Assorti Delivery: Russian & Central Asian Cuisine
Address: 14 Riding House Street, London. W1W 7EN, UK.
Closest Underground Station: Oxford Circus or Goodge Street Station
Opening Hours: (Tues-Fri) 4 - 22:30pm, (Sat-Sun) 12 - 22:30
Tired of Asian food in Chinatown? For me, I have a knack for wanting to try different types of food and get to know people from all over the world. At the same time, being a student, I am always on the hunt for something reasonable to eat in London. Last week, I found a place that met my criteria. With a Kazakh and a Kyrgyzstani joining us, they led me to Assorti Delivery, for some mid-range “Russian and Central Asian cuisine”.
Set aside from the chaotic jumble of tourists and shoppers, this café is located on a quiet street off Oxford Circus. A pleasant-looking waitress welcomed us, her second customers on this sleepy Saturday afternoon. Unlike its grey exterior, the interior is simple and bright. For those who are particular, the Food Standards Agency UK has given Assorti a ‘Generally Satisfactory’ (3) rating on its hygiene.
We had tables closest to the little counter by the door. I was also sitting close to the big television screen where a continuous playlist of cheezy Russian pop played throughout our meal. On the walls were framed photos of the Astana (Kazakhstan’s capital), the statue of ‘Worker and Kolkhoz Woman’ in Moscow and the canals of St Petersburg. These photos served as small reminders of the dishes’ origins. Assorti boasts of its “mamma-used-to-cook food” and its “flag-waving national dishes” throughout the former Soviet Union. I didn’t think the interior conveyed homeliness successfully but I believed their priorities were on takeaway and delivery services.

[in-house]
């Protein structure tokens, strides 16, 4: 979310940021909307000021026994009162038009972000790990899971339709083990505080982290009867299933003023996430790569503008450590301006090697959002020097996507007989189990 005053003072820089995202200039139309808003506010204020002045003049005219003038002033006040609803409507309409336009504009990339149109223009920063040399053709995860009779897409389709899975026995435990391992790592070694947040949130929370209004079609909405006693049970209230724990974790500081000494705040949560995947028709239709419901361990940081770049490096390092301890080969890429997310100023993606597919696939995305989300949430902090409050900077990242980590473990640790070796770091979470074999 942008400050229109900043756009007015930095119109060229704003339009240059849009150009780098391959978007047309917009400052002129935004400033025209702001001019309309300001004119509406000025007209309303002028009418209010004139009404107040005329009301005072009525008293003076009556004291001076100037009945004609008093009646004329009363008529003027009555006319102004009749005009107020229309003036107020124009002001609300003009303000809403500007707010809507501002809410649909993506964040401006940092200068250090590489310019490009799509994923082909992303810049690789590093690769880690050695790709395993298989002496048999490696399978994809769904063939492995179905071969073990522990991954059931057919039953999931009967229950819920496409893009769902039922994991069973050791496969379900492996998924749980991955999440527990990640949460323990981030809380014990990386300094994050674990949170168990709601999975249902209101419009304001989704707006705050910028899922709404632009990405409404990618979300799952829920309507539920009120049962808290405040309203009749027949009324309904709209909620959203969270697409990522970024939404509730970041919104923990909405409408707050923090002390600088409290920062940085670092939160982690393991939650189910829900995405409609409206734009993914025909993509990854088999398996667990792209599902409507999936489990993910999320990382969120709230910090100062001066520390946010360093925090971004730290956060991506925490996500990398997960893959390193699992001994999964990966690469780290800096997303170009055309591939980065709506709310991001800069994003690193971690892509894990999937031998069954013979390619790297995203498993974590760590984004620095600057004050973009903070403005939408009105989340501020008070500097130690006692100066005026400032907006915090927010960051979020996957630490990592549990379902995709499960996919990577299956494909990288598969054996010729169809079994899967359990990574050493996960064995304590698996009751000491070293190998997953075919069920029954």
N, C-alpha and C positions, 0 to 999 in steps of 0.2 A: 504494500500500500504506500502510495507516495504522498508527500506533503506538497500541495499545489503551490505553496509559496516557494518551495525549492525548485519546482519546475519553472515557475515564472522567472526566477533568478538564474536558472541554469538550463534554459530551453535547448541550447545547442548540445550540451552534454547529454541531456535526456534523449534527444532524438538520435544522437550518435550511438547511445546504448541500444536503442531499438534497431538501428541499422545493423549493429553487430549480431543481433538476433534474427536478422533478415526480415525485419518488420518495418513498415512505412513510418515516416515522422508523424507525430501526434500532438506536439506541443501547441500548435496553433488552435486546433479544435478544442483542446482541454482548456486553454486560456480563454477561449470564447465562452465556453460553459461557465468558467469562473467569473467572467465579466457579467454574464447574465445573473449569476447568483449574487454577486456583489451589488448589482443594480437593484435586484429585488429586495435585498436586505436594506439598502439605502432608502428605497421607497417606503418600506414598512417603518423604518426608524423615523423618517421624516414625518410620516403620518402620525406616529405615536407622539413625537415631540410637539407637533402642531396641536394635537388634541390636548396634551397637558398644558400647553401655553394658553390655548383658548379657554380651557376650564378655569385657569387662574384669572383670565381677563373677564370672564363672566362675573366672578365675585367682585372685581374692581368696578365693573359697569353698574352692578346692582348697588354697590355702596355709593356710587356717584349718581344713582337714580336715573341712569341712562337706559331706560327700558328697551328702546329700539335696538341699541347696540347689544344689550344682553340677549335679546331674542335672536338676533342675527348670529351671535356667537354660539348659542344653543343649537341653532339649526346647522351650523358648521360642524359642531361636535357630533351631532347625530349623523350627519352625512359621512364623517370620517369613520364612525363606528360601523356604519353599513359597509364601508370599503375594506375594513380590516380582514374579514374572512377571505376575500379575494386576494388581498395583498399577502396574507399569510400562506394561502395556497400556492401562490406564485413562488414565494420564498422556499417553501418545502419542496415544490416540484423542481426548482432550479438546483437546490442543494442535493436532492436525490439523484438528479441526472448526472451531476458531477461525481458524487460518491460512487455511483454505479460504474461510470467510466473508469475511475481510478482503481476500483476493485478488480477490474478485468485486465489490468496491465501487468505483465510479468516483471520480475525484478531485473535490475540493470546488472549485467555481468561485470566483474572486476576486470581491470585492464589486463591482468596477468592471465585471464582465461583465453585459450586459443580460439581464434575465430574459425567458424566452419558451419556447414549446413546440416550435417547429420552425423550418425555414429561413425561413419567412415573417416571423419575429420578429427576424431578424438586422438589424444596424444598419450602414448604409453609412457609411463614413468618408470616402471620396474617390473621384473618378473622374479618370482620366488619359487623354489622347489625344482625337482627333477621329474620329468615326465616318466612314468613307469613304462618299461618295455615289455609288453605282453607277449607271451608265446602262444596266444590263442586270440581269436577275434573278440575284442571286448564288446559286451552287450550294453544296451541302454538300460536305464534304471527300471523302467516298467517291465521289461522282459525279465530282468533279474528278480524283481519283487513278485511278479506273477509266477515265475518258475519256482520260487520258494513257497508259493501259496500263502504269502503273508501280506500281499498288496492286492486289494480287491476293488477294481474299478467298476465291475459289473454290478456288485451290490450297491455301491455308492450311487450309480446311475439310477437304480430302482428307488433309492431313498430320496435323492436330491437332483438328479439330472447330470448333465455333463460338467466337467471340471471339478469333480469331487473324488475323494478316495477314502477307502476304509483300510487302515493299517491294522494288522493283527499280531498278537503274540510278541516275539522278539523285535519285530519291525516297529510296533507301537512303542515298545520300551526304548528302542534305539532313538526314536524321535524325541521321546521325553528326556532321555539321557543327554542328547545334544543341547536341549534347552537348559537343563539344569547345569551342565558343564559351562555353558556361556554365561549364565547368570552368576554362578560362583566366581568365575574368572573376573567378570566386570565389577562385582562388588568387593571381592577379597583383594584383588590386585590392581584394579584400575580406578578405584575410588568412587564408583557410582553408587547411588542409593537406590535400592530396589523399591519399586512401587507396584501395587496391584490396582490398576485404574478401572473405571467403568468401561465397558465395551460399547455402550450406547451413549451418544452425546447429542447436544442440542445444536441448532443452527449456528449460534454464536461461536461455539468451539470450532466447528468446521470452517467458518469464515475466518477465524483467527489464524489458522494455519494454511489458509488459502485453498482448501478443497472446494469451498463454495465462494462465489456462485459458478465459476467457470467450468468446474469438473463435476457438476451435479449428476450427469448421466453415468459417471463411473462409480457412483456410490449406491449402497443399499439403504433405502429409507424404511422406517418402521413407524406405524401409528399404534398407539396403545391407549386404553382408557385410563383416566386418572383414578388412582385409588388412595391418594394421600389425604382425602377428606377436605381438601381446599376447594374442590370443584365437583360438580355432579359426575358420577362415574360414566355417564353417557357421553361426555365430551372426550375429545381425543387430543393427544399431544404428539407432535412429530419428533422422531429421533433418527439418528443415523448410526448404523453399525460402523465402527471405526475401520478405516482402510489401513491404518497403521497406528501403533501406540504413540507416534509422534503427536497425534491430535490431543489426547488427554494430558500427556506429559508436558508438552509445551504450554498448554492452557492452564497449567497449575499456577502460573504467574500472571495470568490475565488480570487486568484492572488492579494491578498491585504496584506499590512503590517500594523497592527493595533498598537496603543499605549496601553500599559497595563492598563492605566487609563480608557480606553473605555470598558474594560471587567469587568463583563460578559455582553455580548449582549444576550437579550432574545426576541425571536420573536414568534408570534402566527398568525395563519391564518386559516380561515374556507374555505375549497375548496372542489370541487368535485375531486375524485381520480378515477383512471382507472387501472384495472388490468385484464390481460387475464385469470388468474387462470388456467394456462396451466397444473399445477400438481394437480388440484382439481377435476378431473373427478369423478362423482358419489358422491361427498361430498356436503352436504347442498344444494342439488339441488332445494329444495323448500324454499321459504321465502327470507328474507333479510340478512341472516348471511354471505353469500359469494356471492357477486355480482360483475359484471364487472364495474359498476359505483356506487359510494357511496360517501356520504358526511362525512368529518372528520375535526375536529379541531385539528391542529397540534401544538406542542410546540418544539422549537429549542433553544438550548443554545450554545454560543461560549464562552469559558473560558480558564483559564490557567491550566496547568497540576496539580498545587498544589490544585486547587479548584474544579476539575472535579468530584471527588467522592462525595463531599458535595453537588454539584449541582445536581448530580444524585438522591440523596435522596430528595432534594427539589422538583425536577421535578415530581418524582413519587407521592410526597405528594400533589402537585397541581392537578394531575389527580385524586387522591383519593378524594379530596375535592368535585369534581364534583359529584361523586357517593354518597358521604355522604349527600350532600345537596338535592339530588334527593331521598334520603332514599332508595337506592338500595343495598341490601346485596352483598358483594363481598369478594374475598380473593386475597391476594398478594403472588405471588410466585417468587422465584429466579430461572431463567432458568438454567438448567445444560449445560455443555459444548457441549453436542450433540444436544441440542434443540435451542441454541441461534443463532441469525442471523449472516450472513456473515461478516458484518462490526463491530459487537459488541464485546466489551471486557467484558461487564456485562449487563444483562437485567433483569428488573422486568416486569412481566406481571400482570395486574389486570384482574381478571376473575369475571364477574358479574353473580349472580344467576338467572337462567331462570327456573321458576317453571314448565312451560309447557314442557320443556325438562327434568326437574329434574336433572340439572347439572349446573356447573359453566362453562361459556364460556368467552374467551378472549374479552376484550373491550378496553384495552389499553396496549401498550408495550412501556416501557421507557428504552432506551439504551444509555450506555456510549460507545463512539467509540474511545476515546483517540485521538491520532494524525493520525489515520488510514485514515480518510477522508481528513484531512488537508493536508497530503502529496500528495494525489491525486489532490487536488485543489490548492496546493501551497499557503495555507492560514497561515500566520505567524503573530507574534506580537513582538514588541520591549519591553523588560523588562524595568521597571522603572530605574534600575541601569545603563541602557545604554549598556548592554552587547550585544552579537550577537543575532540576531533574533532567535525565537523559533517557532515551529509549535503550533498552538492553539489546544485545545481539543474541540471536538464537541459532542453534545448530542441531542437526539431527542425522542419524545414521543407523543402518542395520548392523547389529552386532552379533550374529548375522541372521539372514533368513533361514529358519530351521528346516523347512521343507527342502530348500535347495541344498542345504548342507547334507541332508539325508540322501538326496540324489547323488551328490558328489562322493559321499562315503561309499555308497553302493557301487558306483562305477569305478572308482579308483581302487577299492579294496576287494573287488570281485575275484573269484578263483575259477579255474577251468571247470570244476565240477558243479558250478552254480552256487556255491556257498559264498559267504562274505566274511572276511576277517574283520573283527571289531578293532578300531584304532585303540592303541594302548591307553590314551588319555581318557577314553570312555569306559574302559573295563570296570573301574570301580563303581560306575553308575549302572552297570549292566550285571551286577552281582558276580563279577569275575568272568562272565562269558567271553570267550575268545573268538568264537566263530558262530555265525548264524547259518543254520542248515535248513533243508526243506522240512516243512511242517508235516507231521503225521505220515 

The menu was not difficult to read as it was in English and each dish was described well. There were several starters and mains but only two desserts. In the end, I went for two starters. When it came to ordering food, the waitress knew very little English so my Kyrgyzstani friend had to order in Russian.
While waiting, we were given a plate of Russian bread, cut thickly and served. It was dark and sour-tasting, almost reminding me of rye bread but the Russian bread was slightly sweeter. Its crust was slightly tough but the rest of the bread was fairly dry and easy to eat. Complimentary pots of sour cream were given to us to spread over the bread like butter. The sour cream combated the dryness and added some flavour to the bread.
We didn’t have to wait long for the Starters. I had my Seledka Pod Shuboi (£5.95) - a traditional salad layered with herring, boiled potatoes, carrots, beetroot dressed with mayonnaise and topped with shredded egg. One bite and the tangy, fishy taste dominated the neutral taste of egg and beetroot. If you enjoy salmon roe or caviar, this salad is for you. The mayonnaise dressing on the beetroot also added a creamy texture to the salad. The deep red colour of the beetroot was striking against the shredded egg. As intended, this salad was made to look like a cake with its play with layers, shape and bright colours. Overall, the salad was cool and smooth in the mouth. For a smaller stomach like mine, one starter would have sufficed.